Legacy Tree Genealogists’ Gretchen Jorgensen is a Research Teams Manager and specializes in genetic genealogy and DNA analysis. In this article, she discusses the impact of technology on genealogy with a particular focus on photographs, access to records, and DNA.Technological advances impact many facets of modern life, and genealogy is no exception. What has been considered traditional genealogy is changing dramatically, and technological advances are helping family history work become easier and more accessible.PhotographsPhotographs provide fond memories of ancestors no longer with us or of relatives not living nearby. They can also bring to life those ancestors we did not have the opportunity to meet personally. Unfortunately, old photos can decay over time if they weren't printed on high-quality paper or stored correctly. Digital images are not a replacement for original prints, but they can provide a backup and enable easy sharing.In February 2020, MyHeritage released …Read more
Hand-picked, tested and trained, our professional genealogist team knows how to find your story. We search the world for answers. Find the un-findable. And we’re experts at everything from tracking down rare international records to analyzing DNA test results. Based near the world’s largest family history library in downtown Salt Lake City, we also work with researchers and archives around the globe. Contact us today if you would like help discovering your ancestors!
Legacy Tree Genealogists’ Stacy Siirilä Johnson is a second-generation Finnish American and a native of Michigan. She is accredited for research in France, has bachelor’s degrees in history and French, and specializes in Finland, Sweden, Norway, Denmark, and Germany. We asked Stacy about her experiences in Finnish research to learn more about the nuances of researching ancestors from Finland. Q: What got you interested in genealogy and your areas of research? A: Everyone has a story to tell. My mother died when I was 15 years old, and ever since then, I have been interested in the past. History is fascinating to me, plus I just really loved learning about people's lives. I started out learning French and went to France when I was in high school. From there, a love for languages and other countries was sparked. I then wanted to learn about my paternal grandparents, who came to the United States from Finland. I also went to Finland and fell in love with the language, its …Read more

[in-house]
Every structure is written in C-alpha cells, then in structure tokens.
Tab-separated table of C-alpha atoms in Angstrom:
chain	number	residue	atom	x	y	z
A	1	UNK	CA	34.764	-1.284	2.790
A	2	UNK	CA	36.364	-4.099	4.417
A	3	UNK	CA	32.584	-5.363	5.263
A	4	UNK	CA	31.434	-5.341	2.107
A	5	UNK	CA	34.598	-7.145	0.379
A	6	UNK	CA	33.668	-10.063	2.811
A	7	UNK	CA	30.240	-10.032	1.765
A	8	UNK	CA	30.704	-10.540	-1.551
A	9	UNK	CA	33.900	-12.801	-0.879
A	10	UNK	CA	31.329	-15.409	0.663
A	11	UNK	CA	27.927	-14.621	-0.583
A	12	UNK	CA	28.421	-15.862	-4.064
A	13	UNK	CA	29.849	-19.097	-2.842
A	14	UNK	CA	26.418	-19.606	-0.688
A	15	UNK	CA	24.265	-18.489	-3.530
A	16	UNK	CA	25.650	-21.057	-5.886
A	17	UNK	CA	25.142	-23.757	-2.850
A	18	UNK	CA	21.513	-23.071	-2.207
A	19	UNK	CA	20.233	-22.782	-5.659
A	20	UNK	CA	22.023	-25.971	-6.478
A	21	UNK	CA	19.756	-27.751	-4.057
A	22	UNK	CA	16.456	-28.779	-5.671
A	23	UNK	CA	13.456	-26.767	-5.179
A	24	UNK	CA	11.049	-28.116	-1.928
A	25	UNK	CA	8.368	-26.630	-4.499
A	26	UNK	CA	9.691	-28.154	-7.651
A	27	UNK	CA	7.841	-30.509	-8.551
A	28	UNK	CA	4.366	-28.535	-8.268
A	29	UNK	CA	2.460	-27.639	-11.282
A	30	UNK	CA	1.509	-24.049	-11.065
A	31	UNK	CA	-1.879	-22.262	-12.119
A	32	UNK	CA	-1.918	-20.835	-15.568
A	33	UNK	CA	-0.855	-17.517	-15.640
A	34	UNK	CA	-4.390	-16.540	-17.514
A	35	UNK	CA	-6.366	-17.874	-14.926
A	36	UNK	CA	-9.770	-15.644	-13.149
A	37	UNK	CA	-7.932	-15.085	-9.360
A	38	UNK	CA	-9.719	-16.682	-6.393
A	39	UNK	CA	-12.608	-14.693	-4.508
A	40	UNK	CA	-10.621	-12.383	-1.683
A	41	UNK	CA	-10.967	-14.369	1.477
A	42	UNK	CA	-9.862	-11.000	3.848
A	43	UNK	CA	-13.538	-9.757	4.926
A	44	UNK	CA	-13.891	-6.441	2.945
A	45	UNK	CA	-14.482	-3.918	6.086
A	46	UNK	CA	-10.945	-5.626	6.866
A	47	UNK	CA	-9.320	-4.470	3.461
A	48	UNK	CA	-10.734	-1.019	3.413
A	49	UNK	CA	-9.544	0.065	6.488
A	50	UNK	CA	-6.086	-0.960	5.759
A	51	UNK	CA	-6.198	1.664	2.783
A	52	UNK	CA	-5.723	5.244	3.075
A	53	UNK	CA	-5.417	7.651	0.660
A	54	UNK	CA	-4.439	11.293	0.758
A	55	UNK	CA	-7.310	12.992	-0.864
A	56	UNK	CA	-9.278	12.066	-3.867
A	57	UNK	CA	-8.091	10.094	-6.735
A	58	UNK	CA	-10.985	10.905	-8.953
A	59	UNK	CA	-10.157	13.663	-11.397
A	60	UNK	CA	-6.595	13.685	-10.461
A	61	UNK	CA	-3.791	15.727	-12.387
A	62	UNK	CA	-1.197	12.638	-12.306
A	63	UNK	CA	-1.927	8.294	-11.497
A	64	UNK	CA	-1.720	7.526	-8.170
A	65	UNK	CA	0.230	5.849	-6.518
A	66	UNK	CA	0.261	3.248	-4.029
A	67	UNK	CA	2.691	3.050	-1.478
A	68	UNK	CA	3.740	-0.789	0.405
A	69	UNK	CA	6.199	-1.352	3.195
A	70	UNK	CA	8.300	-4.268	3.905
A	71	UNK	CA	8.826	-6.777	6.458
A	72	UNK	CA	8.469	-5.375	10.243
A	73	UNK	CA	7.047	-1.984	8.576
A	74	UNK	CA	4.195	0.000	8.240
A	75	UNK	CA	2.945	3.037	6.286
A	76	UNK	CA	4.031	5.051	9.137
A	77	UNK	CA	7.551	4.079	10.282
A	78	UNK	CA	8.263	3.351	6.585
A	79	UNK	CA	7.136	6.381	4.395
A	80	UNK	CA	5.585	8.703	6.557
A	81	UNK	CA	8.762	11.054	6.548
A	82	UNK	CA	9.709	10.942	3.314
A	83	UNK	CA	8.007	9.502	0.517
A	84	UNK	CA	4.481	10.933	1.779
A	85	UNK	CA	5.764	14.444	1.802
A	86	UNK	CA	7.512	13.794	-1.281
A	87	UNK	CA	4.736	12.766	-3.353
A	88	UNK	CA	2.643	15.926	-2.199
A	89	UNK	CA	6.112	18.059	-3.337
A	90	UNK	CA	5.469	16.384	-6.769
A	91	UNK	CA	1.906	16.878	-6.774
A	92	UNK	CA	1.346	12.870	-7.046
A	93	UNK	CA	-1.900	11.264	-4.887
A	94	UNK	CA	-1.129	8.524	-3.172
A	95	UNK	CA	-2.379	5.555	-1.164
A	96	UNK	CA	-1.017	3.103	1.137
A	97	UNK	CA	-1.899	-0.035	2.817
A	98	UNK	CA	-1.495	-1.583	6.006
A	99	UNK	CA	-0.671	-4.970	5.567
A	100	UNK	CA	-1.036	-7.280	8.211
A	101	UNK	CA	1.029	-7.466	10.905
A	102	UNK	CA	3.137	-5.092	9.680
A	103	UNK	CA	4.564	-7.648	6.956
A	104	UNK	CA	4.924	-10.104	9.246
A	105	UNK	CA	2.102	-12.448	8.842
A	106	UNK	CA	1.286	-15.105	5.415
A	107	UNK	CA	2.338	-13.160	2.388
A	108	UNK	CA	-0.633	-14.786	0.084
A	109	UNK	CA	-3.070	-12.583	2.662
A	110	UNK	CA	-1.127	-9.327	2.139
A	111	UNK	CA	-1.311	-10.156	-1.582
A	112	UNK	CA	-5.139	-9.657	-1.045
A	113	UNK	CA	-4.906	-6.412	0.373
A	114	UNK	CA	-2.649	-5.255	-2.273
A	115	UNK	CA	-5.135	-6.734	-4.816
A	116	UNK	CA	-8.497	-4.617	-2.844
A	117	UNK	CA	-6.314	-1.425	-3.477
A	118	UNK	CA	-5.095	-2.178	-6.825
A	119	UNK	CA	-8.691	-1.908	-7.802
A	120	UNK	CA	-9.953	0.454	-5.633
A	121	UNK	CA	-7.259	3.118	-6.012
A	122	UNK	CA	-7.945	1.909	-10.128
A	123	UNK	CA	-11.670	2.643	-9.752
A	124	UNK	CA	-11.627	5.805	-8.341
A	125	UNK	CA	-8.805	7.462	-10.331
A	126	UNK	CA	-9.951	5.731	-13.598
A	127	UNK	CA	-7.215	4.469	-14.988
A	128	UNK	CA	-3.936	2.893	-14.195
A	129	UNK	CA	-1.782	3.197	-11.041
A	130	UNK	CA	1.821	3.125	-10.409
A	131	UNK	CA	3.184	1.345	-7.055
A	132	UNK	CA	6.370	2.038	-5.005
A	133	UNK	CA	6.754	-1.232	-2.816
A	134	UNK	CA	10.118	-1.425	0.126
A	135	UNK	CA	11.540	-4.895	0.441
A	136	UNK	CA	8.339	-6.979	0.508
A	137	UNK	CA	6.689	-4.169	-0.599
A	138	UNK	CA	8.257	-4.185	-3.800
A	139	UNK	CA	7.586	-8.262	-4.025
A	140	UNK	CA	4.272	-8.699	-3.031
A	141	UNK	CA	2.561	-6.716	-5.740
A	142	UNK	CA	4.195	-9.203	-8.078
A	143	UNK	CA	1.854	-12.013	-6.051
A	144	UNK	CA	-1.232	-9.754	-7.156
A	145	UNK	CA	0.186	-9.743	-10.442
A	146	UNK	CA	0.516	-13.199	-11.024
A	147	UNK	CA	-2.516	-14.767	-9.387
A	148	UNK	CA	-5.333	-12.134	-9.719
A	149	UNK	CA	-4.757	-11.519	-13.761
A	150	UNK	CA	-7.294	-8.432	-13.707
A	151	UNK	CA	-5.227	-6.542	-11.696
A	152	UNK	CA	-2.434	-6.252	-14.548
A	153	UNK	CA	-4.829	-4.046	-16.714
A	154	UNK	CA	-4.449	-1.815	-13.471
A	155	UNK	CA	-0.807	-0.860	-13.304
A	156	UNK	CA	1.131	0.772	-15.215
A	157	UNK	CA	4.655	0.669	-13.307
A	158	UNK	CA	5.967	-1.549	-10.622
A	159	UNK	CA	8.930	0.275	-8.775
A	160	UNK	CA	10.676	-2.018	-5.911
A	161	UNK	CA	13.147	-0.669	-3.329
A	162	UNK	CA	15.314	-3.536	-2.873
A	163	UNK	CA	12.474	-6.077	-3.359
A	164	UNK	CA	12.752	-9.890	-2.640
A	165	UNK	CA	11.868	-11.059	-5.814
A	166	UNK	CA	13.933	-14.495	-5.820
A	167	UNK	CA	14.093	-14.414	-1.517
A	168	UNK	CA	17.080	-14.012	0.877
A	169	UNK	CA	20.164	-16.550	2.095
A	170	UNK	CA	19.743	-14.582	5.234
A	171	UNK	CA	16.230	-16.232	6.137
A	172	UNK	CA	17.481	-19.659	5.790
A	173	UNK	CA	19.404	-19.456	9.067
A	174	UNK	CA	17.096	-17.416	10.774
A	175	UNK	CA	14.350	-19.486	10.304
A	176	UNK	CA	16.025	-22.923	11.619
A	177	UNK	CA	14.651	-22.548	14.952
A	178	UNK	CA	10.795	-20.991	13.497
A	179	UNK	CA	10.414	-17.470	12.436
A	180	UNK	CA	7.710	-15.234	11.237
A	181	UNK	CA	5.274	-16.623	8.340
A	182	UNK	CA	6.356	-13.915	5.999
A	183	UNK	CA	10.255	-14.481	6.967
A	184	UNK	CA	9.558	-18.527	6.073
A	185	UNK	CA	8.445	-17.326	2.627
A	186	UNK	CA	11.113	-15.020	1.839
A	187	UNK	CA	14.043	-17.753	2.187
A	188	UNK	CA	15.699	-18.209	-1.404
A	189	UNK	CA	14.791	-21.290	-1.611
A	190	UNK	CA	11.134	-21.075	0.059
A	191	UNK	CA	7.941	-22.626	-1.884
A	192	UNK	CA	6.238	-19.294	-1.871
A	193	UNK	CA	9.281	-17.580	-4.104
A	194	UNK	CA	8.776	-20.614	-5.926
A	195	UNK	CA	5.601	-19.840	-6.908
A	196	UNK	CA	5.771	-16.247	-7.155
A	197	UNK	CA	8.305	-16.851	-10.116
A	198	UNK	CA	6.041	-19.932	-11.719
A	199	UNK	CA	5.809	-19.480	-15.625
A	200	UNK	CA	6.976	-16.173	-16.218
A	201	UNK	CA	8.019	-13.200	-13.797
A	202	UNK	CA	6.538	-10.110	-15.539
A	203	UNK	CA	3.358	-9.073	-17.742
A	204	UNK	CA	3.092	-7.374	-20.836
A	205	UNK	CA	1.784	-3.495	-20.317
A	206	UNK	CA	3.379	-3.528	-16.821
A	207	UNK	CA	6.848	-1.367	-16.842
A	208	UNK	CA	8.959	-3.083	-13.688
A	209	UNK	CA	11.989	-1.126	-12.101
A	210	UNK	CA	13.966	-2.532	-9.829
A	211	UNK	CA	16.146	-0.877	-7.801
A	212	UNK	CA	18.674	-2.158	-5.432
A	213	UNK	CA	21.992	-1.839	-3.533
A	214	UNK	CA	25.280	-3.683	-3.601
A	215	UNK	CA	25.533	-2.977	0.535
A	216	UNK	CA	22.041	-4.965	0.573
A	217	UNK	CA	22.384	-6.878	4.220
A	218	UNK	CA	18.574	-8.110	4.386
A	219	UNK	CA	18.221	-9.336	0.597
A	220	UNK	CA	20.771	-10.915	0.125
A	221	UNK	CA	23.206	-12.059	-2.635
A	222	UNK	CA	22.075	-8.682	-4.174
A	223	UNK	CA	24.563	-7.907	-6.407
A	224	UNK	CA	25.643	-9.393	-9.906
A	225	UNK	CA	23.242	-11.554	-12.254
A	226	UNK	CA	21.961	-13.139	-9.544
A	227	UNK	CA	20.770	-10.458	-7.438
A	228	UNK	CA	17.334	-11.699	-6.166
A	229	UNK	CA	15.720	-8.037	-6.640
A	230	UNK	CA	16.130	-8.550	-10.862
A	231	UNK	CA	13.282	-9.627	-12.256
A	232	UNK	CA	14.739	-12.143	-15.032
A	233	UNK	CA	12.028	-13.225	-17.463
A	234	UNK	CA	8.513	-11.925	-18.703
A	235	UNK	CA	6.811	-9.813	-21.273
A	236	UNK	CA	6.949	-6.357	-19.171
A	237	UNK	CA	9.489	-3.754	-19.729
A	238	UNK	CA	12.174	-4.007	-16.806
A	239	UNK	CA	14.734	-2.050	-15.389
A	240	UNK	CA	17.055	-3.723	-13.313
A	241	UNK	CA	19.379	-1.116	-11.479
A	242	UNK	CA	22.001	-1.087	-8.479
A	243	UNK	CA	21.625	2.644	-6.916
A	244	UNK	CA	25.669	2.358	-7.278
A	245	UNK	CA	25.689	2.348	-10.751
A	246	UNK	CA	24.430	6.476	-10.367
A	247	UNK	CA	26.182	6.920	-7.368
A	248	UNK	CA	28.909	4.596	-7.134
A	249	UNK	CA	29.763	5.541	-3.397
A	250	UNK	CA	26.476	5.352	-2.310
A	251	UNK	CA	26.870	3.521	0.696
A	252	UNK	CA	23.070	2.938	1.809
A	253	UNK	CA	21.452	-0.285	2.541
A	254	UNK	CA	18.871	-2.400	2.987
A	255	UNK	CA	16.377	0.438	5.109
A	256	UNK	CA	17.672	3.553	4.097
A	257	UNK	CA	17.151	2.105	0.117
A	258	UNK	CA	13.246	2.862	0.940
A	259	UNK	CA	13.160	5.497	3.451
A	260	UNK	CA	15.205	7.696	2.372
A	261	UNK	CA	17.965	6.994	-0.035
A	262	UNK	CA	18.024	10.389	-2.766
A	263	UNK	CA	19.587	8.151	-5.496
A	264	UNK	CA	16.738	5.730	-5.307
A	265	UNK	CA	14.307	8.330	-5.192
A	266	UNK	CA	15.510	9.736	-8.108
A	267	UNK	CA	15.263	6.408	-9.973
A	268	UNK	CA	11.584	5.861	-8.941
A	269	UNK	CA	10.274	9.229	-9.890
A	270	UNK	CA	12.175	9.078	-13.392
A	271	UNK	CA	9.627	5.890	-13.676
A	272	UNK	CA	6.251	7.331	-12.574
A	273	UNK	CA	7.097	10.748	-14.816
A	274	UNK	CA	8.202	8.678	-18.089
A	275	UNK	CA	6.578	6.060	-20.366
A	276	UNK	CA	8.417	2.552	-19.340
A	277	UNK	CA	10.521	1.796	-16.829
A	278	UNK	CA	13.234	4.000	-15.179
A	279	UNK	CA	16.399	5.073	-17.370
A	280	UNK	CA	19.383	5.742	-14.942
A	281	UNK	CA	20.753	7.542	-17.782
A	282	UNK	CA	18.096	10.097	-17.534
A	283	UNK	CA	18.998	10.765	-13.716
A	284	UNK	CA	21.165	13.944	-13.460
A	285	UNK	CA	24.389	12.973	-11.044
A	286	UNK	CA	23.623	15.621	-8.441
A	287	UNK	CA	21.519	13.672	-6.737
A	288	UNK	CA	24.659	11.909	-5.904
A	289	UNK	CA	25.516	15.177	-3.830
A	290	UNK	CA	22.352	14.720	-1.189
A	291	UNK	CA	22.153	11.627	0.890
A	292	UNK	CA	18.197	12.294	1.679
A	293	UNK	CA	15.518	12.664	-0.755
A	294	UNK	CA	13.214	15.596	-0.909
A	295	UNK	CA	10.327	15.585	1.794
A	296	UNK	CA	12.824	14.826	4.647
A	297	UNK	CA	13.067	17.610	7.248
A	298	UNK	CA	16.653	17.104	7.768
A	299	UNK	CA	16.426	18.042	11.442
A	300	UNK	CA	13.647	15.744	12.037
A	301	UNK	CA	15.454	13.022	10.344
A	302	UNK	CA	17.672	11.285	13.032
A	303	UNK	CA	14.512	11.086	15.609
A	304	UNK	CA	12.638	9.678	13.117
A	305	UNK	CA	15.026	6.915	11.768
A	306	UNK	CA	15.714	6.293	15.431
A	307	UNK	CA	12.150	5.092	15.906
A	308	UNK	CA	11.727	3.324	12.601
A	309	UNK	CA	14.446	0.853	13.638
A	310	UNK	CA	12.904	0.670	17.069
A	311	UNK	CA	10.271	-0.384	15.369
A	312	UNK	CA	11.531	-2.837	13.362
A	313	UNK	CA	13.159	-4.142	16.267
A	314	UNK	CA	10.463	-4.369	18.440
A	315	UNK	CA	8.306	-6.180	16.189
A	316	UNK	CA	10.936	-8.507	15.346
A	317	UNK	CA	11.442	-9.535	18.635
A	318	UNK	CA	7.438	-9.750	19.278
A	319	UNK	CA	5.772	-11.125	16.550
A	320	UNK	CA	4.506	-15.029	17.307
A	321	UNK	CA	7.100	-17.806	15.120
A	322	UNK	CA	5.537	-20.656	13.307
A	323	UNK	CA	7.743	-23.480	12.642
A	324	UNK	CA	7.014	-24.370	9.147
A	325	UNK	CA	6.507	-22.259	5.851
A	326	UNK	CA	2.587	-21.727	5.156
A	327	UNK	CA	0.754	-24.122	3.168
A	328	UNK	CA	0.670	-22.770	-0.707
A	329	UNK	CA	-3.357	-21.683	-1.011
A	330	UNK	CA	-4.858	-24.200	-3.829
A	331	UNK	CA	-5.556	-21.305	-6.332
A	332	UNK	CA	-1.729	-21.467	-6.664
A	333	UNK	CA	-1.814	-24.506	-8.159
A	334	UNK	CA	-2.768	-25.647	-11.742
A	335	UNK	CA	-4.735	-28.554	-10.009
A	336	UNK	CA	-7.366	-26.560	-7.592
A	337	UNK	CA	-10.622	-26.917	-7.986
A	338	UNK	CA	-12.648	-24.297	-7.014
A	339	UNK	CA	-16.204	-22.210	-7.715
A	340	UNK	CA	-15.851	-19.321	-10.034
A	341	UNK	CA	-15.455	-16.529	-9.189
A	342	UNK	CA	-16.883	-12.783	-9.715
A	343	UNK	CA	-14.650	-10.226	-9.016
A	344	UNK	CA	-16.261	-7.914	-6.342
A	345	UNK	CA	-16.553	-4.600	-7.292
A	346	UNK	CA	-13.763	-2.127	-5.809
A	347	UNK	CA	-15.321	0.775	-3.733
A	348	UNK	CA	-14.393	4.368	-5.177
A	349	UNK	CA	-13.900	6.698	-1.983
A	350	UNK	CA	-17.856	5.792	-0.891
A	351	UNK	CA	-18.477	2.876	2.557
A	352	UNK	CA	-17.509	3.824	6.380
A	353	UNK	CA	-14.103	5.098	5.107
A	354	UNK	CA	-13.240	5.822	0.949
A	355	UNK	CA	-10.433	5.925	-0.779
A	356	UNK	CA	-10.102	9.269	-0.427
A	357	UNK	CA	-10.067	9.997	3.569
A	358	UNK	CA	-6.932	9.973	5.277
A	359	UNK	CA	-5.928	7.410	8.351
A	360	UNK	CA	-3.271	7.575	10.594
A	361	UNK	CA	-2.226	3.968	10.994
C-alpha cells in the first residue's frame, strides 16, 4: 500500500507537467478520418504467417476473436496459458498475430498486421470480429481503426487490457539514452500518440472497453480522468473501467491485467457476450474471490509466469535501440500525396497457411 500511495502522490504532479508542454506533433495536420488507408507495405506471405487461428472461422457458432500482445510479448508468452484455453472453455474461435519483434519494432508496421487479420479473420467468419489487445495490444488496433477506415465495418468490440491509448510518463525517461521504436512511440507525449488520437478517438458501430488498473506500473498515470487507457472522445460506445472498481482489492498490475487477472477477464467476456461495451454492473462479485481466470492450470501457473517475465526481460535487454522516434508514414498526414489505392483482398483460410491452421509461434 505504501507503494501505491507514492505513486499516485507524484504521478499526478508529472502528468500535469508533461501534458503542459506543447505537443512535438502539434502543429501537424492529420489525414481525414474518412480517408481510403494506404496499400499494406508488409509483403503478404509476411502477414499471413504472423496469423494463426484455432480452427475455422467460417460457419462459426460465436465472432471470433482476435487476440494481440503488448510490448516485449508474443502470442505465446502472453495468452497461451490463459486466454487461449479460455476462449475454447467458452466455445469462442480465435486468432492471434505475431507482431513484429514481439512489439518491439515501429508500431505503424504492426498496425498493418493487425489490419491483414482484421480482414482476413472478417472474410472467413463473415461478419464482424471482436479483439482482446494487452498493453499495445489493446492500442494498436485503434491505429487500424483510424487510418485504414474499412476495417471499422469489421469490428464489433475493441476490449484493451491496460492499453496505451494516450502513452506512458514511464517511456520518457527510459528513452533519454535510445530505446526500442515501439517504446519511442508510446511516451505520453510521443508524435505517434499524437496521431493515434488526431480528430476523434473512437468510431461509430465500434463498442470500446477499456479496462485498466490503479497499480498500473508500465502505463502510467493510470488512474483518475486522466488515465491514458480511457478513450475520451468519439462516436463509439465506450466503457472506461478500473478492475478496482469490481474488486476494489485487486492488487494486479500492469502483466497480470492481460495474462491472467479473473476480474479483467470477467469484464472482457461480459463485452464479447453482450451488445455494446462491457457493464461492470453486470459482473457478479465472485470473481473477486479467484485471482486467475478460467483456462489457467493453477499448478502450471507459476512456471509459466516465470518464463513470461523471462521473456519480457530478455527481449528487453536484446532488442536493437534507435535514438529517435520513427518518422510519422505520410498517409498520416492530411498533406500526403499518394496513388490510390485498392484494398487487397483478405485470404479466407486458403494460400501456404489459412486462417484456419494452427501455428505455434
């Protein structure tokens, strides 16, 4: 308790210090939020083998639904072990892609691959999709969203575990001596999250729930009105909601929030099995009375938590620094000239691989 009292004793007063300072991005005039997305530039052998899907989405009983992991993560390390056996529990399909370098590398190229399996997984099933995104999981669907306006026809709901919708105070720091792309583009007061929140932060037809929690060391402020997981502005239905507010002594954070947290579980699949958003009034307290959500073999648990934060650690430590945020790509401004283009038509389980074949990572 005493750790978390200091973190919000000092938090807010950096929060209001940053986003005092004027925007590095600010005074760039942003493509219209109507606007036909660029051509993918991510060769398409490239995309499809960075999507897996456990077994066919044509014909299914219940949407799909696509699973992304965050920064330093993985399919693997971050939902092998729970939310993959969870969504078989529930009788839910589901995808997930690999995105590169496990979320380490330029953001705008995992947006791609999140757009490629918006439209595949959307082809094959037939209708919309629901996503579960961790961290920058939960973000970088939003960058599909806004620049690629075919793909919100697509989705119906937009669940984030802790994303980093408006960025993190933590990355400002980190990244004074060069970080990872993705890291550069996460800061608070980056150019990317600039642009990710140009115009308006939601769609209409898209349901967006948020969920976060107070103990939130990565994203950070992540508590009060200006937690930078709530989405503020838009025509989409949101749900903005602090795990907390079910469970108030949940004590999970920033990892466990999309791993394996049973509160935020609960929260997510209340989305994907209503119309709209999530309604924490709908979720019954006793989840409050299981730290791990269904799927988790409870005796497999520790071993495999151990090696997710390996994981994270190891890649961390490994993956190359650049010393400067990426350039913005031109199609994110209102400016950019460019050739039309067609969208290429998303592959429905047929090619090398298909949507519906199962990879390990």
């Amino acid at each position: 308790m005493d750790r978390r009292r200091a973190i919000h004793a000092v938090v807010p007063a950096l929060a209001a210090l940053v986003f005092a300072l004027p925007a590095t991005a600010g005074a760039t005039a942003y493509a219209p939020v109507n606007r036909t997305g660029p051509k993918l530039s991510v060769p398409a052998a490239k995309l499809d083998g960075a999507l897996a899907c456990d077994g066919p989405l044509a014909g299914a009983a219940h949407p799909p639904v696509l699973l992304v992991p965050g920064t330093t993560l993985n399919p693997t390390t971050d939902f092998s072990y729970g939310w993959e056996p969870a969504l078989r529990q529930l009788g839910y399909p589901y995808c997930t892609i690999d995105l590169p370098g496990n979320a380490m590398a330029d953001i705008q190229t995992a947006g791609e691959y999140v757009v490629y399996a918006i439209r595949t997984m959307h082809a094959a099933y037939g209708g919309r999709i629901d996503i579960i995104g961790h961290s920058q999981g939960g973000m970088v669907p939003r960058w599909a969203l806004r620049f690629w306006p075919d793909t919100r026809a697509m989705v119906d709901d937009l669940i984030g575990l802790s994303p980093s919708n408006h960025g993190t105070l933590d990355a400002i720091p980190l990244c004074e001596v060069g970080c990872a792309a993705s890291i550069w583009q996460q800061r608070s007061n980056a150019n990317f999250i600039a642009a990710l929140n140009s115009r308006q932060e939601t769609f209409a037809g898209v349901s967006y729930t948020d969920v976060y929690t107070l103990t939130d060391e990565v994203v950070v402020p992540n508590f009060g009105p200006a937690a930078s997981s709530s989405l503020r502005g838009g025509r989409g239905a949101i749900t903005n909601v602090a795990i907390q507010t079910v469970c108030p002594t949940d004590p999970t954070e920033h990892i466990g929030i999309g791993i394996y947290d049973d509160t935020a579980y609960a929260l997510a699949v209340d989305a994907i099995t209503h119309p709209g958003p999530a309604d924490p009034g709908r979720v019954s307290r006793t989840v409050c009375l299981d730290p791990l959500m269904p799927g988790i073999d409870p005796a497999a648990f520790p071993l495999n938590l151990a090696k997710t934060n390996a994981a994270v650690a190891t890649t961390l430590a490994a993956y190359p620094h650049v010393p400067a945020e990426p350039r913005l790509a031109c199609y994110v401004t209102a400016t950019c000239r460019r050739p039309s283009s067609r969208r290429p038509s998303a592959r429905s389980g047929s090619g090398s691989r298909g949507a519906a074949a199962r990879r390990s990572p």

One of the challenges genealogists find when researching female ancestors is the lack of resources that document their lives. Legacy Tree Genealogists’ Allison McCord helps celebrate Women’s History Month by showcasing three women born in the mid-1800s, documented through the 1900 U.S. Census, which required more detailed information than any previous census. As Women’s History Month is celebrated in March, have you been wondering about the history of the women in your family tree? Women’s History Month fits like a glove with genealogical research. Who were your four great-grandmothers? What did the lives of these women look like at the turn of the 20th century?An excellent resource for discovering more about the women in your family tree is the 1900 U.S. Census. Available for searching the major genealogy databases such as MyHeritage, Ancestry, and FamilySearch, this enumeration required more information than any previous census. For the first time that census asked for the …Read more
Legacy Tree Genealogists’ researcher Jamie Kay shares a case study that demonstrates how she resolved a “brick wall” to extend the ancestry of a client’s British grandmother, who was sent to Canada in 1877. (Shared with client permission.)A client recently asked for assistance in extending the ancestry of her grandmother, Helen Lilley, who was sent to Canada in 1877 from an orphanage in Glasgow by her maternal grandmother, Helen Gray. Helen’s father had passed away and it was said that her mother was “leading an immoral life.”The client was an experienced researcher and had already documented the 1849 birth of Jessie Gray, the little girl’s mother, who was born in Tobermory, Argyll, Scotland, to master mariner Alexander Gray and his wife Helen MacLean. Copies of census records for the family were provided, including the 1871 Scotland census from Glasgow showing widowed Helen Gray with her two daughters, Jessie Lillie and Mary Gray, confirming their births were in …Read more